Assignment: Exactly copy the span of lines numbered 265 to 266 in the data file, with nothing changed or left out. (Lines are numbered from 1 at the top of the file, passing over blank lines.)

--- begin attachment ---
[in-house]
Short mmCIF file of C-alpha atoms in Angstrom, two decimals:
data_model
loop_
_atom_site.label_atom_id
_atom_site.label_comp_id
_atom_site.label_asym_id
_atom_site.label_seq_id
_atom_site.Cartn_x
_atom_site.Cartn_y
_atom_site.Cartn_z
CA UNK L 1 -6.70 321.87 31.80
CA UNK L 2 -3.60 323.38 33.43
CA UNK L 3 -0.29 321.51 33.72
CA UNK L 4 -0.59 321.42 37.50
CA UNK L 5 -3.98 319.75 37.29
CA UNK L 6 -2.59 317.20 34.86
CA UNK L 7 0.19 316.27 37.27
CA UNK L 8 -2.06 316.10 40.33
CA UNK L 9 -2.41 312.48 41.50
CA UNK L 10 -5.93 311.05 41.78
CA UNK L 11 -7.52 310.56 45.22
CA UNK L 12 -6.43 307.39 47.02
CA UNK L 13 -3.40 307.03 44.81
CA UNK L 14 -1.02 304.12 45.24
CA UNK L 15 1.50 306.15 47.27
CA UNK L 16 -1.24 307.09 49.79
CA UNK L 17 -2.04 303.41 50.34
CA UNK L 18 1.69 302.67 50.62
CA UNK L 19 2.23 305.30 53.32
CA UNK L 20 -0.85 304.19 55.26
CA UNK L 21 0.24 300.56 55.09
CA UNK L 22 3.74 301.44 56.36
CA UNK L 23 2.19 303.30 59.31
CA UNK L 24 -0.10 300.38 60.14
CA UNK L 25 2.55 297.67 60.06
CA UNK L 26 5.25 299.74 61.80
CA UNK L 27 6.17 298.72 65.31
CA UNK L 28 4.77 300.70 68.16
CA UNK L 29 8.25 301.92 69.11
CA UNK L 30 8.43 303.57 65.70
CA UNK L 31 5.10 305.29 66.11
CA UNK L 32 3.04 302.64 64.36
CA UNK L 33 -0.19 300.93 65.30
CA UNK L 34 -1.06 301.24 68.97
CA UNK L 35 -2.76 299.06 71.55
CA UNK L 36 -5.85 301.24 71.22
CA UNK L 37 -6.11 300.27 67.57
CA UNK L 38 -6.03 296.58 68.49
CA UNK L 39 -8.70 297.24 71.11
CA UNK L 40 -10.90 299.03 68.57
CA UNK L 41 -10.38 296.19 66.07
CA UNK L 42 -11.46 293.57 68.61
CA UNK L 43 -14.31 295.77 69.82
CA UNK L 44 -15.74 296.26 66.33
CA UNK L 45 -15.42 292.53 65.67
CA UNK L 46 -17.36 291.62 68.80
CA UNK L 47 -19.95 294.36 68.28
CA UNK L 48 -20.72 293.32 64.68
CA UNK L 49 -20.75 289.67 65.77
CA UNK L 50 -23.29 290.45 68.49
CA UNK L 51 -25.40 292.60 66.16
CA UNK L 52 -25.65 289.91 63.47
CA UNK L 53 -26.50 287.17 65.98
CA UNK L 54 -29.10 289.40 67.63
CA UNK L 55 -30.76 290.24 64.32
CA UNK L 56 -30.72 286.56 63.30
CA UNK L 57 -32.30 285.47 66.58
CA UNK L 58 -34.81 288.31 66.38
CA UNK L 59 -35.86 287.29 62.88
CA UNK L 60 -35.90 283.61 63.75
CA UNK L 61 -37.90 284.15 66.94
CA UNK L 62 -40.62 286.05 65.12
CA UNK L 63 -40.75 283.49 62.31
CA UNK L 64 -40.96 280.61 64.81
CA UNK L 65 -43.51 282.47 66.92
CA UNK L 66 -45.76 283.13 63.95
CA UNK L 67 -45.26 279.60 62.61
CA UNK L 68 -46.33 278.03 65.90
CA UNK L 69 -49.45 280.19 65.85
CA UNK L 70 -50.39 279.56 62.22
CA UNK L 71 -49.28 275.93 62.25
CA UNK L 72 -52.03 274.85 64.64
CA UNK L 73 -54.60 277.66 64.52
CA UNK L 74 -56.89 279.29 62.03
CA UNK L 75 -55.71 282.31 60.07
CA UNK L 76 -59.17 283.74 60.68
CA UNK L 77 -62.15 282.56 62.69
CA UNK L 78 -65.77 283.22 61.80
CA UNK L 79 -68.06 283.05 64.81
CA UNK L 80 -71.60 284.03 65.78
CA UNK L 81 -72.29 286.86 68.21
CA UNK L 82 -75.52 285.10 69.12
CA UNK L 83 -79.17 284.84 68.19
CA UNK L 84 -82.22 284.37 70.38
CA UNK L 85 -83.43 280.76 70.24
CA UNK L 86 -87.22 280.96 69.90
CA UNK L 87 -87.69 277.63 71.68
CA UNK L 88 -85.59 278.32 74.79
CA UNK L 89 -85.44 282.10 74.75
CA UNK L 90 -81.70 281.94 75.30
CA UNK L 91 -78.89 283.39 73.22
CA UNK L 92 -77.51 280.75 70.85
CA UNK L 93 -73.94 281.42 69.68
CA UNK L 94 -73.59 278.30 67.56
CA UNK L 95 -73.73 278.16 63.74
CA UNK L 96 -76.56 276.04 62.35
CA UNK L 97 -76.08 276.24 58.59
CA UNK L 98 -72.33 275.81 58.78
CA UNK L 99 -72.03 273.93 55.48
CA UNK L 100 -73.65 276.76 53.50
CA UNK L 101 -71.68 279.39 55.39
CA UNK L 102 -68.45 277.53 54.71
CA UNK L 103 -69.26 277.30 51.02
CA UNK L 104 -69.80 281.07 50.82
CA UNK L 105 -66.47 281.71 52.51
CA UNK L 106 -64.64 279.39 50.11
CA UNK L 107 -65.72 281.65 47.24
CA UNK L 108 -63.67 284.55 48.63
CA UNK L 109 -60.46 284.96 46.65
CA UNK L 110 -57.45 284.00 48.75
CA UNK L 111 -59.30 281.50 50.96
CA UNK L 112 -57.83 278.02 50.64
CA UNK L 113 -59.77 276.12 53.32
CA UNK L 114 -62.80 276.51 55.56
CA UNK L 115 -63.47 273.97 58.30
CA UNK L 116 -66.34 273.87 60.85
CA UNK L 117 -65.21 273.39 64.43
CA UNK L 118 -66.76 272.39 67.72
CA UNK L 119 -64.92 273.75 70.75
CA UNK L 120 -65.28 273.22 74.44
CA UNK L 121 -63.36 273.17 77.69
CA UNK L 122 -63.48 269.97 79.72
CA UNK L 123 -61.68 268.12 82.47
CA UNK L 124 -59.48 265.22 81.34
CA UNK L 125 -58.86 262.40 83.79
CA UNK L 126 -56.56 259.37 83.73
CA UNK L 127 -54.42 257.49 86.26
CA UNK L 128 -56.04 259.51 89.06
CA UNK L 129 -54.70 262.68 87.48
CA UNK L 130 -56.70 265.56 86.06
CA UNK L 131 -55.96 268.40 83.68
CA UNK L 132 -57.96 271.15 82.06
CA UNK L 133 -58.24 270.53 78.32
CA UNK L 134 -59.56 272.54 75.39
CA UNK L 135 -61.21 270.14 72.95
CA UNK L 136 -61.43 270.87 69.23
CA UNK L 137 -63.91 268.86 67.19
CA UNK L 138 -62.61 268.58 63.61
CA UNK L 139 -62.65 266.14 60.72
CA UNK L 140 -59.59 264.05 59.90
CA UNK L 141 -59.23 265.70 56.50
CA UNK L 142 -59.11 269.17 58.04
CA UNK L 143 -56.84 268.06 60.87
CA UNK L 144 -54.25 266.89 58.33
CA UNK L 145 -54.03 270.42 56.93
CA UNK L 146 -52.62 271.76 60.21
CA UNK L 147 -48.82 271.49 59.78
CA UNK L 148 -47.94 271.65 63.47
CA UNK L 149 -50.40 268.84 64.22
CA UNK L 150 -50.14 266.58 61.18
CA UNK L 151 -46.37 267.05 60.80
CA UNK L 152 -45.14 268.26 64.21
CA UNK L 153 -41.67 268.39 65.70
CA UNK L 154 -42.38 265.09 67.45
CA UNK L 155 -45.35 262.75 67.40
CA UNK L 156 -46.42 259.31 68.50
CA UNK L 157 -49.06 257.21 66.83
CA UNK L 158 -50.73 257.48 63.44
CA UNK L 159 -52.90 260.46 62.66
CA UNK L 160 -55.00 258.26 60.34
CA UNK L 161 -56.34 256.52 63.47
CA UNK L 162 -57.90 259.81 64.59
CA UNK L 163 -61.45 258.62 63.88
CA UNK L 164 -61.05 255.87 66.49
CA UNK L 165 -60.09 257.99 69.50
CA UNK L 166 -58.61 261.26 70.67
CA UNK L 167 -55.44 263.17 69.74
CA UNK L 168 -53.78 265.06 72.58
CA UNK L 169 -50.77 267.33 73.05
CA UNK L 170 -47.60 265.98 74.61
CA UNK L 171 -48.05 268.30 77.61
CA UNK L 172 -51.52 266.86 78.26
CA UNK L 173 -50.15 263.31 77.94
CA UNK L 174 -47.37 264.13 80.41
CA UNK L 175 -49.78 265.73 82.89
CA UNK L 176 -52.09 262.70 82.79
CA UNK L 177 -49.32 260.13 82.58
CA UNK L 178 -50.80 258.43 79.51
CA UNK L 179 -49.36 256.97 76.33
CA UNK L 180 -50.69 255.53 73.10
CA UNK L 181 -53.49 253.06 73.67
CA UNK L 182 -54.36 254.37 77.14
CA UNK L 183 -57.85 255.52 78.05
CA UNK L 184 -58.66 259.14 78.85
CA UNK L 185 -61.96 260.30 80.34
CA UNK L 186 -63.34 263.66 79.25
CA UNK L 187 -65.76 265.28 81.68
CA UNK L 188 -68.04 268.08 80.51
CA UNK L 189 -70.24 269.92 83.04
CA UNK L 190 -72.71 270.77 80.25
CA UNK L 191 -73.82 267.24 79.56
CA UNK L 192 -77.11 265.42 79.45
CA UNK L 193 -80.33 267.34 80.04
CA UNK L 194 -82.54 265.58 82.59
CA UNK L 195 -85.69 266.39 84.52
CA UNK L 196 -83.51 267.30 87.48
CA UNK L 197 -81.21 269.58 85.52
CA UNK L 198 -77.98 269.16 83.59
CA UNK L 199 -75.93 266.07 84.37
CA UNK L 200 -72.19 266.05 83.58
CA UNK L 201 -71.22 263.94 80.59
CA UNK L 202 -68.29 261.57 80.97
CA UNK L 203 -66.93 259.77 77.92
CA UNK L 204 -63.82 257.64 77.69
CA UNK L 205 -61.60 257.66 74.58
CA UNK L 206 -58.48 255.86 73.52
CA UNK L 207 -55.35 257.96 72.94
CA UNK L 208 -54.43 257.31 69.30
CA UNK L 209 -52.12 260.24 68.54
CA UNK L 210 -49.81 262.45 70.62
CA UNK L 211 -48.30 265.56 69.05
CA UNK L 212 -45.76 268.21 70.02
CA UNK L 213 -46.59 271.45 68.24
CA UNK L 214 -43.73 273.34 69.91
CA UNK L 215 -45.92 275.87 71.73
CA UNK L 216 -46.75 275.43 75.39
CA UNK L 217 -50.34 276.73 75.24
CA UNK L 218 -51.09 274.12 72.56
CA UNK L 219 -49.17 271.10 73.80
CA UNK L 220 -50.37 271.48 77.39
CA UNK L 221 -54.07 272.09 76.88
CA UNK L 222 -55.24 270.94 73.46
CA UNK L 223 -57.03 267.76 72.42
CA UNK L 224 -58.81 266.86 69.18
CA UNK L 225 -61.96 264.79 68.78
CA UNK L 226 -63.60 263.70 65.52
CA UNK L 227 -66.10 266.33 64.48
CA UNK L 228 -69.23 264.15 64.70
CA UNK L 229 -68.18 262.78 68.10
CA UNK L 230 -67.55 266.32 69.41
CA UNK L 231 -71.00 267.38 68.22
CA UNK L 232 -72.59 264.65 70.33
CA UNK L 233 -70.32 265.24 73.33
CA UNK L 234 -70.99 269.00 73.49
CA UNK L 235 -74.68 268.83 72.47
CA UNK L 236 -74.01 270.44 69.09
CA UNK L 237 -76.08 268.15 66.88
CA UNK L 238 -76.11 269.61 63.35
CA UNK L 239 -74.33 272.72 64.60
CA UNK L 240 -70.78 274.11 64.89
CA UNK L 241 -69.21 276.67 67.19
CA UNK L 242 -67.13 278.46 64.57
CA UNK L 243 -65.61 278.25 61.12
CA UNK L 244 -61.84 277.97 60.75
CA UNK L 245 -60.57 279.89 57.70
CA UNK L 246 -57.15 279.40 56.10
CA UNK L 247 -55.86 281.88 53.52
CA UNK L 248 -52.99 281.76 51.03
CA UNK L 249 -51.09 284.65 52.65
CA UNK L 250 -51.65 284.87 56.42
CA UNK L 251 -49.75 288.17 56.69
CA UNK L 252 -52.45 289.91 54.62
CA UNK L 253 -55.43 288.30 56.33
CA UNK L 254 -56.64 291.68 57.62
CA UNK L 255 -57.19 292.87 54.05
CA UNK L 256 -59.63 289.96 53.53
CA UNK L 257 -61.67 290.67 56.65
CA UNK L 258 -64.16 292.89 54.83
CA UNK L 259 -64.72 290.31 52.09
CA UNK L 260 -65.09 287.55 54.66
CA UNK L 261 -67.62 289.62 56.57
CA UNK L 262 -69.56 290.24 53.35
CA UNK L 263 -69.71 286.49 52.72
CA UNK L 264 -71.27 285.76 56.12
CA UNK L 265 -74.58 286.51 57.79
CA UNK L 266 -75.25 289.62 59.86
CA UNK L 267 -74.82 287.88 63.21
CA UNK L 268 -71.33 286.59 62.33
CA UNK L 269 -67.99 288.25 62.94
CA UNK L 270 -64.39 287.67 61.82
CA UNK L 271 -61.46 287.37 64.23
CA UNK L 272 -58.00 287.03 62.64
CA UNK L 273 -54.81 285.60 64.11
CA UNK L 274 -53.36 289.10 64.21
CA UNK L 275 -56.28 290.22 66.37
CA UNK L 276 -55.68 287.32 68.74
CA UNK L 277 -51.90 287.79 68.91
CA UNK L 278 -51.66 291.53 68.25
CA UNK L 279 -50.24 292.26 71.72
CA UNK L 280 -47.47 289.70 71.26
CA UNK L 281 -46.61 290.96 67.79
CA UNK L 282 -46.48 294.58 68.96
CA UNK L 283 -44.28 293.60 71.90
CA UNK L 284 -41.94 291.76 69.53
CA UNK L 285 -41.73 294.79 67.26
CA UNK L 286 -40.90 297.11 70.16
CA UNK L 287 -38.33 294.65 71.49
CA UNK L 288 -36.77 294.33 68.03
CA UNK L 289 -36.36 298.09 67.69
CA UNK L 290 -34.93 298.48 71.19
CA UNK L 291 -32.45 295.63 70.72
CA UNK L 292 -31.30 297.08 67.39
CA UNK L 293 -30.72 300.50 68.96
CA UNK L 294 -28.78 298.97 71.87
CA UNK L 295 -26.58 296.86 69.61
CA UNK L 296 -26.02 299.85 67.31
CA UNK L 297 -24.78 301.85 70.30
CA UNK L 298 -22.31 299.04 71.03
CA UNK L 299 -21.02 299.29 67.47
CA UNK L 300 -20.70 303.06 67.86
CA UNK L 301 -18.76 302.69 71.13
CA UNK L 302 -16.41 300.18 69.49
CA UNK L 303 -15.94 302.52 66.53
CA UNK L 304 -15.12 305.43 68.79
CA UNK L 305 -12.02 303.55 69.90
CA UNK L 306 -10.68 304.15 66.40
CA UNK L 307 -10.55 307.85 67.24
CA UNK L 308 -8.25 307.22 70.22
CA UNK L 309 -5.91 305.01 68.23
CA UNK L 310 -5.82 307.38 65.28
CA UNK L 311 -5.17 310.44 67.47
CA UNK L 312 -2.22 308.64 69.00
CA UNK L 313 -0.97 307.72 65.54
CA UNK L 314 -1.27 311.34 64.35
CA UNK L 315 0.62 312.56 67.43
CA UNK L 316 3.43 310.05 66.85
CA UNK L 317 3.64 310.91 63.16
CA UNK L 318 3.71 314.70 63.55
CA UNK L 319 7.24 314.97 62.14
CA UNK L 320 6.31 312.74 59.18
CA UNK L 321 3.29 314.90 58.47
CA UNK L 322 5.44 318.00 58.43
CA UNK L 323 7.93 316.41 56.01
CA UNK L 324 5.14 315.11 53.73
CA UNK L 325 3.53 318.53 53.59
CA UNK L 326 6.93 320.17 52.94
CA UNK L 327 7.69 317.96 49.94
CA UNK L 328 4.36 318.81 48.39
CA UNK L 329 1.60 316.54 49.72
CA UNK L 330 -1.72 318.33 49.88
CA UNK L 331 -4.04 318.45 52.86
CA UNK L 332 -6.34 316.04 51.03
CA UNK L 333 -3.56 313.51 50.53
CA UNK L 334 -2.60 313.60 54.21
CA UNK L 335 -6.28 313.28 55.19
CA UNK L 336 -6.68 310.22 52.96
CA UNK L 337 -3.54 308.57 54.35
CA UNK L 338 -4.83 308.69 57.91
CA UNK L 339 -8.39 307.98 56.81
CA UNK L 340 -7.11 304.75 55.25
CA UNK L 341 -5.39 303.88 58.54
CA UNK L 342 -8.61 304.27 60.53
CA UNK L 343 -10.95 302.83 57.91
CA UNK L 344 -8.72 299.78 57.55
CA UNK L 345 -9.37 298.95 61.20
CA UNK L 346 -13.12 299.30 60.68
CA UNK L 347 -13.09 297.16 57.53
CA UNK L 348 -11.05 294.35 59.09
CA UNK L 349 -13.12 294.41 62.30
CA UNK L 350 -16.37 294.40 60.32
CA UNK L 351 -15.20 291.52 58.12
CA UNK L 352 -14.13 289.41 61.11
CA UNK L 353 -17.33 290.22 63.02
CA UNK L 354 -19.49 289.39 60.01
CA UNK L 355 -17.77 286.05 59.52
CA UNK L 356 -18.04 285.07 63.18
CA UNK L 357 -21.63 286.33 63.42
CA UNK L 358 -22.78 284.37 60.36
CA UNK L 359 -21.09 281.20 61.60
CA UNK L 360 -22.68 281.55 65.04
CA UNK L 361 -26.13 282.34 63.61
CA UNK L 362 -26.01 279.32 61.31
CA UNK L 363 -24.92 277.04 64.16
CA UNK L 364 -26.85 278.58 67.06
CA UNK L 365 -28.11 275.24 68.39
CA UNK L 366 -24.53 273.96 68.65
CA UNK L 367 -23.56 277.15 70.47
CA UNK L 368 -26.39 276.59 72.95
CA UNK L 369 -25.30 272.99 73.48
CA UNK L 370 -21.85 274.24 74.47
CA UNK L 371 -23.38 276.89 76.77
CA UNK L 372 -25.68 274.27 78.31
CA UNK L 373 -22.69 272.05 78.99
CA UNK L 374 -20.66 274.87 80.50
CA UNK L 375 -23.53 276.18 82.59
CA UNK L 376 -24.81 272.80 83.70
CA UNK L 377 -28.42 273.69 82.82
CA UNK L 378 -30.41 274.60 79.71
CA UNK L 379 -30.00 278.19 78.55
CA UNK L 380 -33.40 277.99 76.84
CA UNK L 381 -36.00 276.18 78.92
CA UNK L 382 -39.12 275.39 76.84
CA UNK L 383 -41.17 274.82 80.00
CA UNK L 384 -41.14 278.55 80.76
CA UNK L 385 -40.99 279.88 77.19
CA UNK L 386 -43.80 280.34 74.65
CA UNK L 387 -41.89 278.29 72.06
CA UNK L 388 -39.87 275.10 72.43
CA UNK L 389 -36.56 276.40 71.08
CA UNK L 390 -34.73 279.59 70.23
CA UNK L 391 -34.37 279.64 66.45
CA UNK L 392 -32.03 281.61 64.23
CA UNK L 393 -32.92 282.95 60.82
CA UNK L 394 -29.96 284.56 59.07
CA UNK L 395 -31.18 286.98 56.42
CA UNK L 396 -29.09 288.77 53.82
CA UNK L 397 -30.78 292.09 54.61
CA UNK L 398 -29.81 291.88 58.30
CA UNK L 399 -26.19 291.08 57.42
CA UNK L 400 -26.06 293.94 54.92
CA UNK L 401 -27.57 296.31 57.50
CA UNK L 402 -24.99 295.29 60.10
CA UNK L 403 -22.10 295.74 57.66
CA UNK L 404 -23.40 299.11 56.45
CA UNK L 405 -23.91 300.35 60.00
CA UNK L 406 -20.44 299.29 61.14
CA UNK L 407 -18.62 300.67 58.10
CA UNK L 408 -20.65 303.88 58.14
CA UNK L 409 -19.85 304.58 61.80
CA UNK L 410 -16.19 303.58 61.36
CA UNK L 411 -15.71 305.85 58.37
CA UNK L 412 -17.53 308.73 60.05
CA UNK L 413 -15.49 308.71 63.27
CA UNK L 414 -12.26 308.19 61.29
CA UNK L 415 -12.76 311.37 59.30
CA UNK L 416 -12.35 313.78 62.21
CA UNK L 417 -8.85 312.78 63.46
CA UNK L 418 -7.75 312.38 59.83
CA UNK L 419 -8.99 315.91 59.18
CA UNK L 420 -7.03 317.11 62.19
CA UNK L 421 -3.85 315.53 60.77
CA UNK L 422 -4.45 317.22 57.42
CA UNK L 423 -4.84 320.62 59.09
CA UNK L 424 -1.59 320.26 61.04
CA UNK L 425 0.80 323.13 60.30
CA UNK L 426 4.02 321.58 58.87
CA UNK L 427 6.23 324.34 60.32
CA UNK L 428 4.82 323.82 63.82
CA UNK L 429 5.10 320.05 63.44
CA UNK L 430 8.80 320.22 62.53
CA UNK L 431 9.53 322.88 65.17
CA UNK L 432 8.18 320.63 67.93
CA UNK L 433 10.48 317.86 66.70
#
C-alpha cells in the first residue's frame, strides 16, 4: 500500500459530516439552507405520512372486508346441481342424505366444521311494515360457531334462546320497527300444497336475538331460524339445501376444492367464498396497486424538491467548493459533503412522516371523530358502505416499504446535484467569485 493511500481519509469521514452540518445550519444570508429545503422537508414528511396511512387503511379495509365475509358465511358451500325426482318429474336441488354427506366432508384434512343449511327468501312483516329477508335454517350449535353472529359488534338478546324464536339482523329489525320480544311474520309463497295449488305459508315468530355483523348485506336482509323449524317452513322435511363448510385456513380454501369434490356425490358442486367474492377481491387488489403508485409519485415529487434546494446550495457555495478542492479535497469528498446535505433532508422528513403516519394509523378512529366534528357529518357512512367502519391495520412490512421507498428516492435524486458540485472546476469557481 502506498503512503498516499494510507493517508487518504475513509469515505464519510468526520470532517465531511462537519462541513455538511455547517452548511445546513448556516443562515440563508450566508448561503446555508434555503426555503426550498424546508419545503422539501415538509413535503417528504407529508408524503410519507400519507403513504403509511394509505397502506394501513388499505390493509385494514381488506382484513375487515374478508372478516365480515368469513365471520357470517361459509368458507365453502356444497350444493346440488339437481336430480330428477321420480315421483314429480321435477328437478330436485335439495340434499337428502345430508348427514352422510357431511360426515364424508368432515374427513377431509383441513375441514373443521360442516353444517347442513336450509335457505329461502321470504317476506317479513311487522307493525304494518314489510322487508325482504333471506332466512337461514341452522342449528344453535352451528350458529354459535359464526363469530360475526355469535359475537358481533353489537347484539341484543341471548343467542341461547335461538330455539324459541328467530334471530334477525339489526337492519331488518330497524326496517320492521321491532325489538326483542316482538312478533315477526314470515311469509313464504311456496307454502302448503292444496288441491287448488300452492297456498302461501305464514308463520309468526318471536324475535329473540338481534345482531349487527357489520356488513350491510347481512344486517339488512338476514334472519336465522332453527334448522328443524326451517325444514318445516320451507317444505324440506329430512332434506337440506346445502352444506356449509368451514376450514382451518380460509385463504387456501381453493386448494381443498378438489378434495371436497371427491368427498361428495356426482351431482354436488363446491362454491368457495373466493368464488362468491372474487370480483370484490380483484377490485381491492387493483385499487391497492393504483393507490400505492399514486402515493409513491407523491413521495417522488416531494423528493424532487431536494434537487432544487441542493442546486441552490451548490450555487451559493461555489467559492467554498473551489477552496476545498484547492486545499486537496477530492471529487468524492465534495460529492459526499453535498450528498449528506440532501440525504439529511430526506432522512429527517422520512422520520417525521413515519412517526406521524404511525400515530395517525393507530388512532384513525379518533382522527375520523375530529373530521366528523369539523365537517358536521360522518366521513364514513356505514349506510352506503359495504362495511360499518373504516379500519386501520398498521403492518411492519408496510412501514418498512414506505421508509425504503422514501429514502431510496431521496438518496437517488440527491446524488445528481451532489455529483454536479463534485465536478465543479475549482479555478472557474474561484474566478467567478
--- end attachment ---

CA UNK L 254 -56.64 291.68 57.62
CA UNK L 255 -57.19 292.87 54.05